Could this photo be a first? It shows a card-carrying member of the MSM shooting a handgun. That's Jan Crawford Greenburg, an ABC News legal correspondent. The clip, pun intended, of Greenburg on the firing range was part of a segment she narrated on today's Good Morning America on a case to be argued before the Supreme Court today. At issue is the District of Columbia's law banning handguns. The case comes before the Supreme Court after the U.S. Court of Appeals for D.C. invalidated the law. The decision could be a landmark, potentially the first time the Supreme Court rules squarely on the issue of whether the Second Amendment establishes an individual right to bear arms.
The segment was surprisingly respectful of the right to bear arms. Beyond Greenburg's personal marksmanship demonstration, the segment began with a sympathetic depiction of the plight of Shelly Parker, the DC resident who started the case by suing the city over its gun ban.
The Washington Post reported Thursday that National Public Radio, long a taxpayer-subsidized sandbox for Sixties-retread liberalism, has decided to keep its headquarters in the District of Columbia -- thanks to a huge 20-year property tax holiday. "Neil O. Albert, deputy mayor for planning and economic development, said that NPR will not pay property taxes on the building for 20 years, saving $40 million. The city has agreed not to raise property taxes by more than 3 percent on the station's Massachusetts Avenue building for two decades, or until NPR sells it."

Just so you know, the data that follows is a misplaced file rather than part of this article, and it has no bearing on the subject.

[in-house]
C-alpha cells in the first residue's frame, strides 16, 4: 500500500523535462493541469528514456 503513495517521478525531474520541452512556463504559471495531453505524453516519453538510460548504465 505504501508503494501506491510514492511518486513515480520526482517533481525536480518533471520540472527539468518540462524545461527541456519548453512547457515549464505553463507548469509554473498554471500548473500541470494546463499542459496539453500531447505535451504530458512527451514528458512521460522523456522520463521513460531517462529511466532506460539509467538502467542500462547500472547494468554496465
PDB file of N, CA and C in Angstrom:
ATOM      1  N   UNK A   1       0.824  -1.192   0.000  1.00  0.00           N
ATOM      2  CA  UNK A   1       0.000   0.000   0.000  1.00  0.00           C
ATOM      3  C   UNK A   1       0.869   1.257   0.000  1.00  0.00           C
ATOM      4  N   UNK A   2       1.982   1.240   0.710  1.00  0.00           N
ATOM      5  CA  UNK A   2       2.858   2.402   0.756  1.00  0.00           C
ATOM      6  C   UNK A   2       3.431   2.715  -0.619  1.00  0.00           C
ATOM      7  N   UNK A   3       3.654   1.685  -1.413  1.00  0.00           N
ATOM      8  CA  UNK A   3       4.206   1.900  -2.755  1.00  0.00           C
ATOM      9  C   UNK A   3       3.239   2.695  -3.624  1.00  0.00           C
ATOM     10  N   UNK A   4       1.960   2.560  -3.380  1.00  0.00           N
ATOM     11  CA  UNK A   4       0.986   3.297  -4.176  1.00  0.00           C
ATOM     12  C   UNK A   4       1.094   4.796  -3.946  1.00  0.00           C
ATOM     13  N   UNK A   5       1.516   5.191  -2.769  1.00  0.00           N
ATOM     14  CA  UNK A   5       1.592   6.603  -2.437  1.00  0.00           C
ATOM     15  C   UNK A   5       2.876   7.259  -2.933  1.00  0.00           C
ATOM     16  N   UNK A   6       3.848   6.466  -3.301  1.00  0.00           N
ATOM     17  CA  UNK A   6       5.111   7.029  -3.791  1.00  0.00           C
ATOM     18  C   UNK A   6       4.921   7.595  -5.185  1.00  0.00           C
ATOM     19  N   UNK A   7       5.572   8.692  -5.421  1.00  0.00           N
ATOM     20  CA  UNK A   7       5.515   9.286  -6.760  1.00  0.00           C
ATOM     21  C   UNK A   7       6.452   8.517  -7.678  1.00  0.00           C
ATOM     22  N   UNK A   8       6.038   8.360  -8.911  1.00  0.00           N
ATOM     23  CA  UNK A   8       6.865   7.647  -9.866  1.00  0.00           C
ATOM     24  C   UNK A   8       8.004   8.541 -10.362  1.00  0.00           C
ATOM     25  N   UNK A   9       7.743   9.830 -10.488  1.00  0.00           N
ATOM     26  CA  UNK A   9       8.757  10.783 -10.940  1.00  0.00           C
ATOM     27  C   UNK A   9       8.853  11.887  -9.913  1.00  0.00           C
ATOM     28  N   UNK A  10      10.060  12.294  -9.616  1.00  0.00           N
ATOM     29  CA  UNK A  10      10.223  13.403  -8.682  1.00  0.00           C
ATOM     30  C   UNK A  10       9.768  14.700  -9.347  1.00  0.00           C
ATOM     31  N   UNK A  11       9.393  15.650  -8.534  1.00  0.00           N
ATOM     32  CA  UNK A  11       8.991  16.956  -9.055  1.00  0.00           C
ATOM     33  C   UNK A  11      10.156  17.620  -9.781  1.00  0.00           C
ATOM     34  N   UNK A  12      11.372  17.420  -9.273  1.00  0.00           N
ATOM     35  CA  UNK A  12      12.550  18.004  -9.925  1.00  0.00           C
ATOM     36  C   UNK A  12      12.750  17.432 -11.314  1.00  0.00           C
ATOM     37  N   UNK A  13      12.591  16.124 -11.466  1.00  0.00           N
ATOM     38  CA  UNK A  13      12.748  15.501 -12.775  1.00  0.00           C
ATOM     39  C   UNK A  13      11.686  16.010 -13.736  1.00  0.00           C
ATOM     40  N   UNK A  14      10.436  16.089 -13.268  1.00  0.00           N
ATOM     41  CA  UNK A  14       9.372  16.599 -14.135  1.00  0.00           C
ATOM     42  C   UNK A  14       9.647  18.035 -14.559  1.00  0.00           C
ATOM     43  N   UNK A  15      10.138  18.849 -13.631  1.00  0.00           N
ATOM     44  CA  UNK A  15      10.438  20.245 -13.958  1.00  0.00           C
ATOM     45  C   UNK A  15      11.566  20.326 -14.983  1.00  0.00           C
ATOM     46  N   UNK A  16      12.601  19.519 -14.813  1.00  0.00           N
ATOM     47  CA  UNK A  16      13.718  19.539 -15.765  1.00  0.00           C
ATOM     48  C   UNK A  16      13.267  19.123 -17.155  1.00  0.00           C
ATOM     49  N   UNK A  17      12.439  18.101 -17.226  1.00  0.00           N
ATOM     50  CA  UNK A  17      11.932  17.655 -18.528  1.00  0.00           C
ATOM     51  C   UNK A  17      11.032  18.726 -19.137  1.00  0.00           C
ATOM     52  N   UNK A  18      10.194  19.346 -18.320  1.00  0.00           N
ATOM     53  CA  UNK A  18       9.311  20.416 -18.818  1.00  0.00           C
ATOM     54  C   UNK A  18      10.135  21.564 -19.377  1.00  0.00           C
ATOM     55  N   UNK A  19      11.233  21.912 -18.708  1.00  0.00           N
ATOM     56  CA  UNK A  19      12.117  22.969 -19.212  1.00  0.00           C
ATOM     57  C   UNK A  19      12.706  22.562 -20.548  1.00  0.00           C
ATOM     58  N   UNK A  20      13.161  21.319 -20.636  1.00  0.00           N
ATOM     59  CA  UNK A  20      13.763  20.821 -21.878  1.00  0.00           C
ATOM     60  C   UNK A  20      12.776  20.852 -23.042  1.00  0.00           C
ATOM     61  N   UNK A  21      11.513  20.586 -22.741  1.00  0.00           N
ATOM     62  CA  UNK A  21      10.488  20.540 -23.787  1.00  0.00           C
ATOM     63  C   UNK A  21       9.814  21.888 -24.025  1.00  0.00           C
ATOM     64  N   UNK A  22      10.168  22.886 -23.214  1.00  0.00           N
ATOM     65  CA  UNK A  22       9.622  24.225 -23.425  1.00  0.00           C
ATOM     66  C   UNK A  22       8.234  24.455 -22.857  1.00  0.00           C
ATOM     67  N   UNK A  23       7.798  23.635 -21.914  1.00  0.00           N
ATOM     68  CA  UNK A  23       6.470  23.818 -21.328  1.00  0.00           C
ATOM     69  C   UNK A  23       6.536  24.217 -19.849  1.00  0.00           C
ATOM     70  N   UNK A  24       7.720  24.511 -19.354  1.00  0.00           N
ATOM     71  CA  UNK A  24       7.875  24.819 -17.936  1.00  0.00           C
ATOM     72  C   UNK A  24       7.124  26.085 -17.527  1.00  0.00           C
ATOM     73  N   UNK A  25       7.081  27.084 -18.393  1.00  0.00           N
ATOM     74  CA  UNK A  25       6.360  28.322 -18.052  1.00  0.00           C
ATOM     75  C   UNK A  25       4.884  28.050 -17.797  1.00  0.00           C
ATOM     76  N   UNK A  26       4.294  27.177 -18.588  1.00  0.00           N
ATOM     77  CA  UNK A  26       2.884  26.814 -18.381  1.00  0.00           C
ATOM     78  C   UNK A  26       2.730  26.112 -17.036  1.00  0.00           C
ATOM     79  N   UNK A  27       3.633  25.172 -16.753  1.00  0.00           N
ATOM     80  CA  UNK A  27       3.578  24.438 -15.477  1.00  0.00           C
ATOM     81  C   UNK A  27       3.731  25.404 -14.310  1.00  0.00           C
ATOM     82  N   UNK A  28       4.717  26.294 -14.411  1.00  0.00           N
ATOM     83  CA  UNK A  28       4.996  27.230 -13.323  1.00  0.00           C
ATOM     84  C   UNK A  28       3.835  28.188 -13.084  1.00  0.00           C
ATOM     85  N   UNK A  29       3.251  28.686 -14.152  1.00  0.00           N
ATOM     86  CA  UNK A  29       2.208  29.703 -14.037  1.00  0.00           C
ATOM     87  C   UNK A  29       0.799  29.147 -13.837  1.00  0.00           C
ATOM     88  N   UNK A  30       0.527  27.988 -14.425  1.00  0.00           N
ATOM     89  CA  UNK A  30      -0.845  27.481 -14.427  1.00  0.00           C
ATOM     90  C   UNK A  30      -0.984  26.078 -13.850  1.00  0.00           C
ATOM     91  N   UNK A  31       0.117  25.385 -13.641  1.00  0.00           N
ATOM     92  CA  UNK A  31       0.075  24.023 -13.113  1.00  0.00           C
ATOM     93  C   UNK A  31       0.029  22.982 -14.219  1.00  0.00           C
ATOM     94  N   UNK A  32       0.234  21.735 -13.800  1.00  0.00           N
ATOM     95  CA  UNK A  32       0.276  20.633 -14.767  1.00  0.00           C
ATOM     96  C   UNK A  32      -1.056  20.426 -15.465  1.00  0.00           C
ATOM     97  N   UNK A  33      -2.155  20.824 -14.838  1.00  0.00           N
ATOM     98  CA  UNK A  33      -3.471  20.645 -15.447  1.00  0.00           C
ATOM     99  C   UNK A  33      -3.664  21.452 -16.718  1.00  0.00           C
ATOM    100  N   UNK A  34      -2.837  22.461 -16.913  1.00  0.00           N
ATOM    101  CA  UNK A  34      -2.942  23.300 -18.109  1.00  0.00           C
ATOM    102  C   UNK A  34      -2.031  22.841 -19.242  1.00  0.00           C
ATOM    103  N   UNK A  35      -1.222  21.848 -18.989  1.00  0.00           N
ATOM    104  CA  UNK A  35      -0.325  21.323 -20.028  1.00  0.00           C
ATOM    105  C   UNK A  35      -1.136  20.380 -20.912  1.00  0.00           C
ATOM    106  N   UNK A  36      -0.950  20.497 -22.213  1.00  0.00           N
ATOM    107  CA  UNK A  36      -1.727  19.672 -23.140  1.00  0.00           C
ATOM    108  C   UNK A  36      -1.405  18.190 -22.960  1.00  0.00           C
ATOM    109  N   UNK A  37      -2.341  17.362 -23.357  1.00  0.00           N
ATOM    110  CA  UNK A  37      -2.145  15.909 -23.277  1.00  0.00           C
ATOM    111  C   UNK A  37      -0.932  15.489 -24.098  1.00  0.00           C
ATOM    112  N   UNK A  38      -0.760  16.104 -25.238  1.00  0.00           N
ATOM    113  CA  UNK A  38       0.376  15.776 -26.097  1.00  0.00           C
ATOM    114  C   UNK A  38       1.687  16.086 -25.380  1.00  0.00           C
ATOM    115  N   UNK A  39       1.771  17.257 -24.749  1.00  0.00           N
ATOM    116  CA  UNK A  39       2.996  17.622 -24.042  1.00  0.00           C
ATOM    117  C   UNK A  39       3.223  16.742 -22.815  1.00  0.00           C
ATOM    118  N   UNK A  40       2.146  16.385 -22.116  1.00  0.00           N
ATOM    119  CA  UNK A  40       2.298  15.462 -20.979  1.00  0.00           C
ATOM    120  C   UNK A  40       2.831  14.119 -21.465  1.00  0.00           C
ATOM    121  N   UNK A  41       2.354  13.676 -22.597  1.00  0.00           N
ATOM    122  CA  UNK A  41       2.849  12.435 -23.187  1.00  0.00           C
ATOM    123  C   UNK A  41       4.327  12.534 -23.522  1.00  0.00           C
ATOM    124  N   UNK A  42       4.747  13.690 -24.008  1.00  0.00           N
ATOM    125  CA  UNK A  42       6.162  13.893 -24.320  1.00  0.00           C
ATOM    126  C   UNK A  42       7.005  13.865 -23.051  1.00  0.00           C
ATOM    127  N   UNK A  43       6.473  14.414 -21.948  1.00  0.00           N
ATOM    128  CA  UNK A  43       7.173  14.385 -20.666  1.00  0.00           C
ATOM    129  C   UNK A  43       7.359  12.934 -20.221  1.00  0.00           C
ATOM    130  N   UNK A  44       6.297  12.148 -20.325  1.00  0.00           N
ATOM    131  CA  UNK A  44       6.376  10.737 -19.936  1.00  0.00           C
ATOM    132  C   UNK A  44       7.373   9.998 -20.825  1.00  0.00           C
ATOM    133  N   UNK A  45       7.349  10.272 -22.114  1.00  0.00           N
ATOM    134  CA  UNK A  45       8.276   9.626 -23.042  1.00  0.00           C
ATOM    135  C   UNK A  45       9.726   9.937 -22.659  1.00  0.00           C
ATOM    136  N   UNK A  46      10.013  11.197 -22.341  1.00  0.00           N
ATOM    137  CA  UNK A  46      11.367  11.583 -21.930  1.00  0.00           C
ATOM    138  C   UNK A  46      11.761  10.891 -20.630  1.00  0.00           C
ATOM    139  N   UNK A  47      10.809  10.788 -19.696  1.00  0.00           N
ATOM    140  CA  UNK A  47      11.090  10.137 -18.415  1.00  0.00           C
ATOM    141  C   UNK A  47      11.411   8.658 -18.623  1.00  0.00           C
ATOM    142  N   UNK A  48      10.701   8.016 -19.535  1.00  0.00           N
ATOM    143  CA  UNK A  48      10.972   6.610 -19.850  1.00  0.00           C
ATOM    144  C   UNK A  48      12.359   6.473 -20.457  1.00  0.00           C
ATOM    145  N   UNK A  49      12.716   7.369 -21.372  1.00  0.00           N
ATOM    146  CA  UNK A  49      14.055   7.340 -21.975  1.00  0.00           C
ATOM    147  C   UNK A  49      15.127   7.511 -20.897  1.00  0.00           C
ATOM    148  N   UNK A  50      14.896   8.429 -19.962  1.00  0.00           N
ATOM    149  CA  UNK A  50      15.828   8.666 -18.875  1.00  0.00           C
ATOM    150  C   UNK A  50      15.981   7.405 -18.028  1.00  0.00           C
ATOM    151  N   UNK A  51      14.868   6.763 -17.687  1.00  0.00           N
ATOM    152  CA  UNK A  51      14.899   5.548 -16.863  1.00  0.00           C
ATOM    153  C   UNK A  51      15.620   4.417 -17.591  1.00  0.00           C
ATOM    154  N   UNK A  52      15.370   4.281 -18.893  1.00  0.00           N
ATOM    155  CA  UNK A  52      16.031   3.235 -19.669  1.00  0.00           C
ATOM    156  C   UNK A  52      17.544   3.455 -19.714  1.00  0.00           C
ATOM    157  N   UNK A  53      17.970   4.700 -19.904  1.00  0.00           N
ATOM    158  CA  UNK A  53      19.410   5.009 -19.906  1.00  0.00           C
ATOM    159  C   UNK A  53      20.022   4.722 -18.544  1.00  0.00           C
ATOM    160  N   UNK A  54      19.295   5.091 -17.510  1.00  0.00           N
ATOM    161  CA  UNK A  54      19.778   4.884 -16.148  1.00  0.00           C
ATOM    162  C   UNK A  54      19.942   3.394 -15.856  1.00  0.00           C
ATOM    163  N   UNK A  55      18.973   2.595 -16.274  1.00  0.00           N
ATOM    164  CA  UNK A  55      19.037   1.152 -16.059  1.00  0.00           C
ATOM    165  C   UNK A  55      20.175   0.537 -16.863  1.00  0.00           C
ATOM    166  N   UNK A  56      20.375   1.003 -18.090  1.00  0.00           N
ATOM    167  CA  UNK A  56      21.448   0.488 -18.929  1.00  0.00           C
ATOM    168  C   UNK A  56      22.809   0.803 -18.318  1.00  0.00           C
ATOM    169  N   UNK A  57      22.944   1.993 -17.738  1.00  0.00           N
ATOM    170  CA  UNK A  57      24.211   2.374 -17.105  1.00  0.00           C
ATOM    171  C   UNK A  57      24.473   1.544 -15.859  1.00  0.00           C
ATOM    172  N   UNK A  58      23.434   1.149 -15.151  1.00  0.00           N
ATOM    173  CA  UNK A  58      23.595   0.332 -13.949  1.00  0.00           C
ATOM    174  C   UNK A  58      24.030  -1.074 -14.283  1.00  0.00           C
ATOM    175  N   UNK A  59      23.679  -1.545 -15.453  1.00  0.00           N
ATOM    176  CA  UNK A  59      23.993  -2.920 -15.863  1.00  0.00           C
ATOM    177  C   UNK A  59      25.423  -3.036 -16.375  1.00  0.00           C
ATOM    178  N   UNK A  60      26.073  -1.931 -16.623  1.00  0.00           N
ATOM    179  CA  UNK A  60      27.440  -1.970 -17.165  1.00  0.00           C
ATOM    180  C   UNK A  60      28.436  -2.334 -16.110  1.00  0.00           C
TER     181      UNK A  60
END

Reporters Yolanda Woodlee and Miranda Spivack also reported other local property owners were incensed at the special dealing as their taxes multiply:
Nicholas Deoudes, who owns three buildings less than a mile from the future NPR location, said that his property taxes increased last year from $13,614 to $36,151. Deoudes, who has owned the buildings for 29 years, said the city needs to help longtime business owners who stayed when the area was a "ghost town."